AVIC I, China’s main state-owned aviation firm, plans to buy all or part of six Airbus factories in Europe, including the historic Filton plant in Bristol, the company said on Wednesday. “Our intention is to buy into all or some of these facilities but we have not reached a final agreement,” a spokesman for AVIC I said on Wednesday.
The bold move shows China’s growing confidence as it scours the world for assets to buy with its newfound wealth. But it is also recognition on Beijing’s part that it will need to acquire more foreign technology and expertise if it is to fulfill its ambition of producing large aircraft to rival Airbus and Boeing.
“The Chinese are ready and willing and just waiting for the Europeans to say when and what they are allowed to buy,” said Martin Craigs, president of the Aerospace Forum Asia. “But there will be some agitated hearts and glistening eyes if people think the crown jewels of British aerospace history are being sold to the Chinese.”
Filton is the plant the British Concorde launched its maiden flight from in 1969, at a time when China was tearing itself apart in the disastrous Cultural Revolution. Under an aggressive restructuring plan, known as “power 8”, Airbus intends to cut 10,000 jobs and sell all or part of six of its 16 facilities, including two factories in France and three in Germany.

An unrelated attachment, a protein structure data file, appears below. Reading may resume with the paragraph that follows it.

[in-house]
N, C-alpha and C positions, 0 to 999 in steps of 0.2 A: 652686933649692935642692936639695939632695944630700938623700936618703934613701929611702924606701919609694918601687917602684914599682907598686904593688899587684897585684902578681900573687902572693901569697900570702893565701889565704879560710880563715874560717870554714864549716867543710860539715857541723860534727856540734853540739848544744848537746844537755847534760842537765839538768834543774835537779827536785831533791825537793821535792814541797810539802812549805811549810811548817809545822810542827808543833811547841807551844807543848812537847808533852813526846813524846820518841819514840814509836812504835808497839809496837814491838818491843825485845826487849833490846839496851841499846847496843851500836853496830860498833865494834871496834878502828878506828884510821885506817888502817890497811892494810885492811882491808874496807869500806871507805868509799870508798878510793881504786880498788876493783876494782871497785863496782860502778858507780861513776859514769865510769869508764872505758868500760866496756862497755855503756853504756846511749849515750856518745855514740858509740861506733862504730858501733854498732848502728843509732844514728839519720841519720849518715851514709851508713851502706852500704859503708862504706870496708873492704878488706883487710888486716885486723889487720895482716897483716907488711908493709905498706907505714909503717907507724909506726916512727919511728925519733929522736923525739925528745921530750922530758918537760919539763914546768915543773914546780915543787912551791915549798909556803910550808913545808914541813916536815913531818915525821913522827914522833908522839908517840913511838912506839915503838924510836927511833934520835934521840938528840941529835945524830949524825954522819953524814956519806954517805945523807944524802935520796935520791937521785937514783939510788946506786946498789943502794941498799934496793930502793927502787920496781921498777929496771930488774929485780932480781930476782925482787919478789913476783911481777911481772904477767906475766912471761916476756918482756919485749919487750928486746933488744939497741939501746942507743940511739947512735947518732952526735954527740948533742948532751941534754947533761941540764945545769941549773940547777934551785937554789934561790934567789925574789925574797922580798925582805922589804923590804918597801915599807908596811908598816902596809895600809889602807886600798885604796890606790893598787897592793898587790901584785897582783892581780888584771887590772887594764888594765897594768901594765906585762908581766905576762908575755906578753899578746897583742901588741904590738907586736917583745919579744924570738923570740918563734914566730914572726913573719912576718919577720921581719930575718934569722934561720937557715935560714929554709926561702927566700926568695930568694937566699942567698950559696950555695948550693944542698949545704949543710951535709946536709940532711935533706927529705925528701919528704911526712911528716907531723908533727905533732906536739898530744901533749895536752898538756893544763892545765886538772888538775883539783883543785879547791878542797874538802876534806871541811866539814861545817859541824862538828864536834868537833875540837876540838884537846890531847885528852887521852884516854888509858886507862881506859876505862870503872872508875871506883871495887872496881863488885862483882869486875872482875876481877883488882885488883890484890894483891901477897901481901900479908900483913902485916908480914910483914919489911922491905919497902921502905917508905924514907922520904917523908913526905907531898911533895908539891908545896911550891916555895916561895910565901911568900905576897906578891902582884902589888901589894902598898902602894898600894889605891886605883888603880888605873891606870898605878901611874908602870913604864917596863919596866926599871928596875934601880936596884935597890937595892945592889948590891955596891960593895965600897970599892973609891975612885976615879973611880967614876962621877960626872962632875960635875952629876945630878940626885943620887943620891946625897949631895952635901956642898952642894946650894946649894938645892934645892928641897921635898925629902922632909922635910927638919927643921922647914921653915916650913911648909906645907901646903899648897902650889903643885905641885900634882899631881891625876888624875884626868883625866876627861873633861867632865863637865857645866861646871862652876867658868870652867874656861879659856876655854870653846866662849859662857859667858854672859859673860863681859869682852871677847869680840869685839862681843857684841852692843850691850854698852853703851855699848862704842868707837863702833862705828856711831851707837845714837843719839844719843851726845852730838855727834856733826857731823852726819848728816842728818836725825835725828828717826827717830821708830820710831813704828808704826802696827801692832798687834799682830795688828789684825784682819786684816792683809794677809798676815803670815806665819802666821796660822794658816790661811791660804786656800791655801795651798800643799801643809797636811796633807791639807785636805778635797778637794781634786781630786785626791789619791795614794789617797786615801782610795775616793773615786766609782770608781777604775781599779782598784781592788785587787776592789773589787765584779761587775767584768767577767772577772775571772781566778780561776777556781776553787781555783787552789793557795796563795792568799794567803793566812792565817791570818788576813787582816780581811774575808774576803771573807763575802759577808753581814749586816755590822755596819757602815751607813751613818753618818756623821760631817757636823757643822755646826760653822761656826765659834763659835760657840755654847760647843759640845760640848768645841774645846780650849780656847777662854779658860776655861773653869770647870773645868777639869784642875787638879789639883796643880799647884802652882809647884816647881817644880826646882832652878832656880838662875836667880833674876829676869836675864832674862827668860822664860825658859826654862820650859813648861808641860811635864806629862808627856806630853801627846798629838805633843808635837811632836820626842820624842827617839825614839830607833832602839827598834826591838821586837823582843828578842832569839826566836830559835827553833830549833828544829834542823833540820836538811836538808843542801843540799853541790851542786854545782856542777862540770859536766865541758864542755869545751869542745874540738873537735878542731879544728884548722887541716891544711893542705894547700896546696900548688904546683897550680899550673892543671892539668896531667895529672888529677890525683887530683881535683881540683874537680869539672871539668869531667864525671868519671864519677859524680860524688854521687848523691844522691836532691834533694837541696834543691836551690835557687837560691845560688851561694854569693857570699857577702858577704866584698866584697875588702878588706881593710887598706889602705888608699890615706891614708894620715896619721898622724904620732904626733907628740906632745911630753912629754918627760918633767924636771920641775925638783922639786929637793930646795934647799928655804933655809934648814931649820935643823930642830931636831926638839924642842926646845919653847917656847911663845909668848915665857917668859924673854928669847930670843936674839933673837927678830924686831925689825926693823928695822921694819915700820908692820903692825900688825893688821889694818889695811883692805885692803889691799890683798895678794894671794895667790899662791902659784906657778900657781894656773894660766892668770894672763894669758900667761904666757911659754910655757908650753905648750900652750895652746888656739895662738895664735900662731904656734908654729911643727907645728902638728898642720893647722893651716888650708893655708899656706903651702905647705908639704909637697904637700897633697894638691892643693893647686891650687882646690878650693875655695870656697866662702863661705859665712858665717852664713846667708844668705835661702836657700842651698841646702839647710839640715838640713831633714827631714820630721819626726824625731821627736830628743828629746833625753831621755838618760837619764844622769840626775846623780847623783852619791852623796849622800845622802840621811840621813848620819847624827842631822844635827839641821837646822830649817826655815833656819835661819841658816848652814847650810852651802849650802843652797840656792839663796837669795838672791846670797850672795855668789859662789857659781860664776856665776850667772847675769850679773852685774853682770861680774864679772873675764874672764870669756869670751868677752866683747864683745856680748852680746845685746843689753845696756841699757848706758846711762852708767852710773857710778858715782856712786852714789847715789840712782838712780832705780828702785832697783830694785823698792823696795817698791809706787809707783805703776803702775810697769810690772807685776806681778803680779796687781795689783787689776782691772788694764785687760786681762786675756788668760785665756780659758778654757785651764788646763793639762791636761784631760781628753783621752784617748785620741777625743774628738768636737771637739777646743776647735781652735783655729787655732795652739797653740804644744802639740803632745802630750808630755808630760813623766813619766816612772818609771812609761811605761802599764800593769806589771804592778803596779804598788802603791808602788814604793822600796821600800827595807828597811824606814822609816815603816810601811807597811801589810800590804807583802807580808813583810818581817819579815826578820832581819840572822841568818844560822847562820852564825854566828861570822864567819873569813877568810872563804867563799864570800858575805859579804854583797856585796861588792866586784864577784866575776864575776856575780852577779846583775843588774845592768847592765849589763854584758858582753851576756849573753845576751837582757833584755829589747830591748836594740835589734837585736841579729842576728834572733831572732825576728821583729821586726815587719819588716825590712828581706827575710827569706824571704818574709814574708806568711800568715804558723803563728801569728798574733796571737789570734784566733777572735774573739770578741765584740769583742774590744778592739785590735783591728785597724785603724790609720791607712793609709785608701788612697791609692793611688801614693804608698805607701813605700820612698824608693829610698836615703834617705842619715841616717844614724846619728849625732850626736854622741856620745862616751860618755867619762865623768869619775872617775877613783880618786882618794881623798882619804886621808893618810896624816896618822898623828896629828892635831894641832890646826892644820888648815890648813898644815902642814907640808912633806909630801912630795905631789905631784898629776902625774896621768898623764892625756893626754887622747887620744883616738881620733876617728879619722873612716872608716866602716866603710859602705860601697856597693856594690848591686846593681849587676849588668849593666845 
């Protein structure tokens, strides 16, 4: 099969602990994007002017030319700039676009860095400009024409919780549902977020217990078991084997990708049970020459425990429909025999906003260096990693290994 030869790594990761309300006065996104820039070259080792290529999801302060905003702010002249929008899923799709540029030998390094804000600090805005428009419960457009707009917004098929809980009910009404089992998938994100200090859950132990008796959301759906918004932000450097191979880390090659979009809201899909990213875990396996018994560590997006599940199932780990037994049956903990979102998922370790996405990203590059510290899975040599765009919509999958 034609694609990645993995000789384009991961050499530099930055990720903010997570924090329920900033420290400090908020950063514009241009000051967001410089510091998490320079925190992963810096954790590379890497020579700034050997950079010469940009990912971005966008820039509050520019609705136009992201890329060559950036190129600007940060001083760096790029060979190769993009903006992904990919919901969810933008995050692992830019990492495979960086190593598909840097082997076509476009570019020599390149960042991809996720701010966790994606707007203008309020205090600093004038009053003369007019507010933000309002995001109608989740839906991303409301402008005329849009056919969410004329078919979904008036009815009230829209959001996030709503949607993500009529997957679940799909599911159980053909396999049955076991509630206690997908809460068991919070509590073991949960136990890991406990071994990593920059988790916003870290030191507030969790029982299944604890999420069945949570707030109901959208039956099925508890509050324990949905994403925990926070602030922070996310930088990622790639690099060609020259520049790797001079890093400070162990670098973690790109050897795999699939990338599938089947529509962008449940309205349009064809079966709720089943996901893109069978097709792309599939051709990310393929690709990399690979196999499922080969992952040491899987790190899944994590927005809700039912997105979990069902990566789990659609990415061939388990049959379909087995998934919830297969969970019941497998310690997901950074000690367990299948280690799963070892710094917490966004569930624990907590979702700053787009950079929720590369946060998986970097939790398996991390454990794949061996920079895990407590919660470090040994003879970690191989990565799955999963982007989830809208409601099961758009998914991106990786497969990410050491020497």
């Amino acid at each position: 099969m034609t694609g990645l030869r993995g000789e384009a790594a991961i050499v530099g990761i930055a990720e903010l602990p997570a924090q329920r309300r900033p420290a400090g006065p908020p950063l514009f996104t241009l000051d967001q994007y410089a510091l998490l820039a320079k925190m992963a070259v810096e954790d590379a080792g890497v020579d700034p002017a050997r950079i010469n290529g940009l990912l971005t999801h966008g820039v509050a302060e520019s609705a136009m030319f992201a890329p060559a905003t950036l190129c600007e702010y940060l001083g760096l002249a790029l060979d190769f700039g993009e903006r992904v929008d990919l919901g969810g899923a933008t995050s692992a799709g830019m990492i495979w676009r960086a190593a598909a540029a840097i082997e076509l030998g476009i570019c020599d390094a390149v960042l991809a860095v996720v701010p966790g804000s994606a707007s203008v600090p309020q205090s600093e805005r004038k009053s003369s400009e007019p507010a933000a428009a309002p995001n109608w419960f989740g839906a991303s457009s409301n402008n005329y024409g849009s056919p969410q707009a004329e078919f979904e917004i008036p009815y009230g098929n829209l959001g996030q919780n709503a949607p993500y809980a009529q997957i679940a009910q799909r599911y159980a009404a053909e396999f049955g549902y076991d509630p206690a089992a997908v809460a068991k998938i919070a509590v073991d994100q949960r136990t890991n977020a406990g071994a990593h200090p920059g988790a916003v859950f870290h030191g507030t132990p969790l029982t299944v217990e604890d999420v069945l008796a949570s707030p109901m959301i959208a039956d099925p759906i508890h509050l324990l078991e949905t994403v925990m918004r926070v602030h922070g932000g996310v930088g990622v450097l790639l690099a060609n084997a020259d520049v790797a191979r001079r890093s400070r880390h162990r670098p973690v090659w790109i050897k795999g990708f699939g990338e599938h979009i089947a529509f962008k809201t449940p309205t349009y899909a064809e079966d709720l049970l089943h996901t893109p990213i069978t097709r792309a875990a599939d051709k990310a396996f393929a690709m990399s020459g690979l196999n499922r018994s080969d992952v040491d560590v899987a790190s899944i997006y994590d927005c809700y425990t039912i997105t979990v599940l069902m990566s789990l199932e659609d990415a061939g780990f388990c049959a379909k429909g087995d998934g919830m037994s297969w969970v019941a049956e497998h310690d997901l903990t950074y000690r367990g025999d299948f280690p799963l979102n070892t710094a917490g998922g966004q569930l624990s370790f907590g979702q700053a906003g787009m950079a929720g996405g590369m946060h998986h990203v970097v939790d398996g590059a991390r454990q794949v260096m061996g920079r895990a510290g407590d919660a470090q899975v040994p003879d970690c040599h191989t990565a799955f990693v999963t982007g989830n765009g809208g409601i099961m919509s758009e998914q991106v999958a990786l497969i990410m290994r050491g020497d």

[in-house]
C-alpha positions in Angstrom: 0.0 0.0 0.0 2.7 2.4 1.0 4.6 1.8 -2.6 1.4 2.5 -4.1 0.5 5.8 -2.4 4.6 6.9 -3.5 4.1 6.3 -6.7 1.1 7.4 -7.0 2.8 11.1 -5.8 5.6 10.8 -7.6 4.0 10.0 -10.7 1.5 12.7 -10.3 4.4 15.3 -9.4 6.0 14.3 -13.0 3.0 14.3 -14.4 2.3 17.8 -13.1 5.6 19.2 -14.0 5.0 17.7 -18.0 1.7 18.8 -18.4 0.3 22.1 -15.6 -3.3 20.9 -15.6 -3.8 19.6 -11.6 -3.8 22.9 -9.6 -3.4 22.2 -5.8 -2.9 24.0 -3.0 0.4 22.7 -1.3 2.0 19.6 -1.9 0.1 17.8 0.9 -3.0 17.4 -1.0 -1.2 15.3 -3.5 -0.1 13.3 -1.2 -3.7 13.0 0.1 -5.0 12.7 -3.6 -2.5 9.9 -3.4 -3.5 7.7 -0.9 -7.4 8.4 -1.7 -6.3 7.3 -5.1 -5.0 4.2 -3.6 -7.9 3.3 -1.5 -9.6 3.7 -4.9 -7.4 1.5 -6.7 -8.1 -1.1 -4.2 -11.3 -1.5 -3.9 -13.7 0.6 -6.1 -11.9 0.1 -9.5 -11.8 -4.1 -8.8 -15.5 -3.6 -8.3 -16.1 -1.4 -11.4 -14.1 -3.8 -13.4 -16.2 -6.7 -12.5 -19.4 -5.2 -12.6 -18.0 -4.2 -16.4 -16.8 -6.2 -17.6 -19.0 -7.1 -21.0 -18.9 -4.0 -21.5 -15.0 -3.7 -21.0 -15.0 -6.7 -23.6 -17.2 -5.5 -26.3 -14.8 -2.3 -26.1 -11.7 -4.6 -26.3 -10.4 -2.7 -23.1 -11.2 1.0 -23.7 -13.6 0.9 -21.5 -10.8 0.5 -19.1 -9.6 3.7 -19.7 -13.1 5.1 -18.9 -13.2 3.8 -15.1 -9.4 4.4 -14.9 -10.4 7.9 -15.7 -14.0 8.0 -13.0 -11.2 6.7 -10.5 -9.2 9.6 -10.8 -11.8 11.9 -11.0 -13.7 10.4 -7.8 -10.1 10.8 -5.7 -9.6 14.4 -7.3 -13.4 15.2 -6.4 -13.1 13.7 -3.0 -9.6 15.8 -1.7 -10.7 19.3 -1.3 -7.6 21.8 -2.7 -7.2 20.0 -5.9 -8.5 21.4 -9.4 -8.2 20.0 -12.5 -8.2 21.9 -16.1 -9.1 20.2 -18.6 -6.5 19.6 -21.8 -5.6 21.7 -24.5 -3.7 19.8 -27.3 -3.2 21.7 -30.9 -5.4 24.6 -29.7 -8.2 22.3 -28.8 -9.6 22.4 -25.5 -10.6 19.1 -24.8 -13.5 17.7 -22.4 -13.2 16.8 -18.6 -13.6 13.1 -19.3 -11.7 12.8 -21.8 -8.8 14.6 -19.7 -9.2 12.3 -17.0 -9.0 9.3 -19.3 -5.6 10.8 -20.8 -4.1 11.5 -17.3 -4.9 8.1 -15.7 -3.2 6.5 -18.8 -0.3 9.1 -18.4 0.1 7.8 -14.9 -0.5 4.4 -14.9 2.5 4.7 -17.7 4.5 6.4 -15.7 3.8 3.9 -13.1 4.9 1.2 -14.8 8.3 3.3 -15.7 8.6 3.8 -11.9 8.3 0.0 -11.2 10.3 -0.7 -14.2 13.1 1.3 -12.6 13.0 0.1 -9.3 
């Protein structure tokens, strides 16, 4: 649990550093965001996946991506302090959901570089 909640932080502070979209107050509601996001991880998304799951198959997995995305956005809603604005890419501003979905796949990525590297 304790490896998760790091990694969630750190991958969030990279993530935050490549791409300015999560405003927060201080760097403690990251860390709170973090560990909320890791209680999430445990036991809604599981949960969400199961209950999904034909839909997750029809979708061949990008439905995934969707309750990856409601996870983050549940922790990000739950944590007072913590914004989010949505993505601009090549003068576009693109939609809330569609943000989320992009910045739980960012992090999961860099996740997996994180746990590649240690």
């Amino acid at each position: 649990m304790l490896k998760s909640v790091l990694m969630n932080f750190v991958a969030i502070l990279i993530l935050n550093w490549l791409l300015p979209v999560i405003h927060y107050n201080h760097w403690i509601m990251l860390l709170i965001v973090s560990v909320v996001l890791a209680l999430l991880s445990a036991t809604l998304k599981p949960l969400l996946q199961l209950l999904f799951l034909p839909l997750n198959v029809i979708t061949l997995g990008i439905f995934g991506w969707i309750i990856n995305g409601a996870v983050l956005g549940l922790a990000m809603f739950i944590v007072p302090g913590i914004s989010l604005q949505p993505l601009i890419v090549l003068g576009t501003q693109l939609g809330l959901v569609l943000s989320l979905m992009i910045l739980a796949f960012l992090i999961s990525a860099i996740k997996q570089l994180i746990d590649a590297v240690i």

Speaking at the Paris Airshow earlier this week, AVIC I’s general manager Lin Zuoming said that if his company were successful in buying the plants it would make a commitment to keep them open and make them into competitive and economical suppliers for Airbus.
A spokesman for Airbus in Beijing said it was “normal” for AVIC I to show interest in acquiring the factories but would not comment further. By searching the world for things to buy with its vast foreign exchange reserves China is following a trajectory traced by Japan in the 1980s and it is likely to run up against much of the same resistance Japan did.
It is unclear whether European laws would allow a Chinese state-owned company to purchase such sensitive assets but Airbus has itself already established an assembly plant in the eastern Chinese city of Tianjin, which is scheduled to go into operation next year. Beijing signaled its intention earlier this year to begin producing large commercial aircraft by the year 2020 but in order to meet that goal it will have to acquire more advanced technology to produce ancillary products such as engines, brakes, hydraulics and air conditioning systems.
AVIC I is leading a programme to produce the first Chinese-made 70-110 seat regional jet by next spring but industry experts say many of the parts used in the so-called Advanced Regional Jet for the 21st Century are actually provided by foreign suppliers.